As the first lioness-shifter to become a Hound for Shifter Town Enforcement, Sawyer Reyes often finds herself undercover in various prides. But when she stumbles across a 13-year-old girl with a death sentence she does the only thing she can think of: she takes the girl and runs, straight to the girl’s father.
Rift Callahan is a rogue lion in hiding; he’s spent the last thirteen years evading the pride males Sawyer has brought in on her tail. Not about to turn his back on his daughter, Rift isn’t about to let the sexy lioness go either, even if he feels she’s keeping secrets.
Now, with four pride males hunting them, it’s up to Sawyer to find a way to keep them all safe–even if it means walking away from the one man she’s come to love and the girl she’s come to think of as her own.
Genre: Paranormal Romantic Suspense || Length: Novel
The lion cub snoozing in the back seat of Sawyer Reyes’s Honda didn’t look like she was going to wake up any time soon. Sawyer watched the girl in the rearview mirror, her hands tapping the steering wheel as she made up her mind.
Part of her longed to flip open her phone and call her boss, but Roy Beckett wasn’t the kind of man to give a damn, and no matter how much she wished the opposite, witness protection wouldn’t take a lion-shifter out of her pride.
Even if Sawyer told him the pride males were abusive bastards. Ones who’d been five minutes away from slaughtering an innocent, thirteen-year-old girl.
But her boss was a ridgeback through and through, with all the predictable biases.
And, like the vast majority of Hounds she’d met since she began working for Shifter Town Enforcement two years ago, he didn’t really care if a few lions ended up dead. The Hounds working under him and the non-shifter human population were the only things Beckett cared about. The only reason he’d allowed her in his pack in the first place was to stop a lion serial killer, and while Sawyer had been on the verge of requesting a transfer back home a thousand times, she hadn’t been able to bring herself to leave.
Especially not once she’d seen the battered local pride females. She’d already been pretty sure there was something bad going on in Cane Creek, and after four months of wheedling, she’d gotten Beckett to agree to put her under cover. Not because he cared, but because he’d wanted to shut her up.
And she’d been right.
She scanned the cub’s face again. It was apparently more comfortable to sleep in the cramped car in cub-form rather than human. Kinsey’s tawny muzzle was pressed against the window, one large paw braced against the glass, body relaxed in deep sleep. Sawyer had been there when Kinsey’s mother, Jenna Slade, learned that the pride males had found out about her daughter. Jenna’s raw terror had flashed over her battered face, followed by the helpless knowledge that there was nothing she could do to protect her daughter from four vicious pride males.
Sawyer hadn’t believed that for a minute and when it became clear that the other lioness wasn’t going to do anything to save her own daughter, she’d taken Kinsey herself and ran. It wasn’t until after she’d started running that the fear had caught up to her. Fear and panic. She’d kidnapped from a pride and the girl’s mother. Shifter Town Enforcement could lock her up and throw away the key for quite a long time. That was, of course, if they caught her before the Cane Creek males did.
If Dougal and his gang caught her first, it wouldn’t be a silver barred prison cell she got, but a hole in the ground.
She’d been thinking on her feet for over forty-eight hours now and she still hadn’t figured out what to do. She could call her old boss, but from several states away, there wasn’t anything Lennox Donnelly could do to help her. “Damn it,” Sawyer whispered and leaned her head against the steering wheel.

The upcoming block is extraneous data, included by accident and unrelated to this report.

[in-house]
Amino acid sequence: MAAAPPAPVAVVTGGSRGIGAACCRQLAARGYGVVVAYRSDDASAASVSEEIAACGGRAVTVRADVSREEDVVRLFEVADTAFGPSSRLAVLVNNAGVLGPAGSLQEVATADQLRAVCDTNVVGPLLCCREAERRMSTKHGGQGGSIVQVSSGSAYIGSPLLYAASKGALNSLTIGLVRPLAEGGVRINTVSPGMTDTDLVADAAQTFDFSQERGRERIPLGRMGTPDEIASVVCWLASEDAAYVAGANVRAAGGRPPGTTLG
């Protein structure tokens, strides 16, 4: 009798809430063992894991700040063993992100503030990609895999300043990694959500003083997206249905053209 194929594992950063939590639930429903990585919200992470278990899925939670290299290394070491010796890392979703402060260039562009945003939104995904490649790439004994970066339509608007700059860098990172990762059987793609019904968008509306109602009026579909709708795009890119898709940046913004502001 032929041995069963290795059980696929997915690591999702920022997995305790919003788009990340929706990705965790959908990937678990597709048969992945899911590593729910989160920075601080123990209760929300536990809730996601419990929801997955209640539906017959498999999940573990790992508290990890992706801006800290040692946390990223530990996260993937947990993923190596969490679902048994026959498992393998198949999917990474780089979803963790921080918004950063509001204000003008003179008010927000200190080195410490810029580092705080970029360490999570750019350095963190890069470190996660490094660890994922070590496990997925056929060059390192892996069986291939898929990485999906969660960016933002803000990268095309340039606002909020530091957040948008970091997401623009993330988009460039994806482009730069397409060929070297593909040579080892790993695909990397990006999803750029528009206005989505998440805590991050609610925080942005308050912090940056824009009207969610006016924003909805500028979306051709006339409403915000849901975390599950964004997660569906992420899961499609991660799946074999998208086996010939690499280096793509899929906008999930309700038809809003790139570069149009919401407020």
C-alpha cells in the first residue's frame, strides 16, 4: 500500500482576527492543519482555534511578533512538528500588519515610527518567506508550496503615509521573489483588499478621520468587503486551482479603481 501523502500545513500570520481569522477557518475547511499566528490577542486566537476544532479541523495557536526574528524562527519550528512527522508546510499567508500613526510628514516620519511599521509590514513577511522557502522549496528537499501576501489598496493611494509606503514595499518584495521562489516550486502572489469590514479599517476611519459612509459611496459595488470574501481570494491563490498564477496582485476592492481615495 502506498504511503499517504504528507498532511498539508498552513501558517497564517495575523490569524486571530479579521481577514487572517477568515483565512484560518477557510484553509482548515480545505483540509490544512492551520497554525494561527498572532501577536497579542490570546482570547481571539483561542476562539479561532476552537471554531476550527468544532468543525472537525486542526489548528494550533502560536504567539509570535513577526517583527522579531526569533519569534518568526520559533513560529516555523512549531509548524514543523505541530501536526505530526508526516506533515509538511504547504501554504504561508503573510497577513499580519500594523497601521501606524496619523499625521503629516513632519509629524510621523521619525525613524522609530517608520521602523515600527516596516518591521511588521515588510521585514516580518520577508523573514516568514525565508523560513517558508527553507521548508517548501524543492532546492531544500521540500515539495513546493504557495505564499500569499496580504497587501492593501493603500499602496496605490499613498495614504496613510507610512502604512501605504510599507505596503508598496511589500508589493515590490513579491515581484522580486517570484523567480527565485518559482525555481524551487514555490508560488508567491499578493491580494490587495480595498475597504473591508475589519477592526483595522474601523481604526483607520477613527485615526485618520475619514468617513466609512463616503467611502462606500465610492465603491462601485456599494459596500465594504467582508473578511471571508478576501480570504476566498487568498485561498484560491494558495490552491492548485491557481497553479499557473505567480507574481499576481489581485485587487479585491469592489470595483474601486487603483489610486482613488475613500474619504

She had one option. The same option she’d had every other time she’d hemmed and hawed about what to do. Five minutes alone in the car wouldn’t kill Kinsey—hopefully.
But it might just save them both.
With a shaky breath, Sawyer turned the engine off and slid out into the steamy southern Texas night. She hit the lock button on the little Honda’s keypad and headed towards the front door. Looking back one last time to make sure Kinsey was still snoozing, she walked into the bar.
Smoke swirled in a haze and a few heads popped up, glancing towards the door as she slid inside. Her inner lioness tensed, sifting through the scents automatically, searching. Jenna Slade’s private detective hadn’t been able to find much on Rift Callahan, except that the lion had visited this bar twice in the past few months. Other than that, the rogue was a ghost.
Understandable, since any lion-shifter not registered with a pride had to undergo random house-checks. Most eventually chose to simply slip off the radar, going into hiding to avoid the Hounds.
Sawyer breathed past the smoke and alcohol, her eyes scanning the dimly lit bar. She didn’t have to look long. Rift Callahan was not the kind of man one missed, even on a cursory glance. He was sprawled out over a booth in the back of the bar, a beer in one hand, the other idly tapping the table as he watched her. Dark, whiskey-brown eyes as rich with heat as the Texas night she’d left outside. She swallowed. Shit. The PI’s pictures had made him seem smaller.
The Callahan sitting in Dave’s Cavern was anything but small. Then again, most lions weren’t. Forcing herself to breathe, Sawyer headed straight for him. He stiffened, dark honey skin going taut as he waited. An unregistered rogue in hiding wouldn’t want to be caught, but no one ever thought she, of all people, was a Hound in hiding.
He’d wait, because there was no way a lioness would out one of her own kind to the dogs. At least, that’s what everyone thought. Sawyer had done more than her share of outing crooks over the past two years.
Callahan lifted his beer to his mouth, jet-black bangs falling away from his forehead as he took a drink. That dark hair hung low and loose, framing a sun-bronzed jaw and a crooked nose that had been broken more than once. His face was all harsh angles, with a jagged scar above his right eyebrow. A man used to fighting. Sawyer had had her share of brawls, but she was sure she didn’t have quite the rough edge appeal to her that Callahan had.
“Rift Callahan?” She pitched her voice low, not wanting to draw attention, but she saw the instant flash in his eyes. Like lightning, violence crackled just under his skin, and his gaze darted out around the bar. “I just want to talk. Five minutes, please.”
That intense gaze rounded on her once more. “And who are you?”
His voice was rough and husky on the edges. The kind of voice that could draw shivers down Sawyer’s spine. The kind of voice she’d fallen head over tail for every time since she’d been sixteen. She slid into the booth across from him, ignoring the way his eyebrows arched, still waiting for an answer.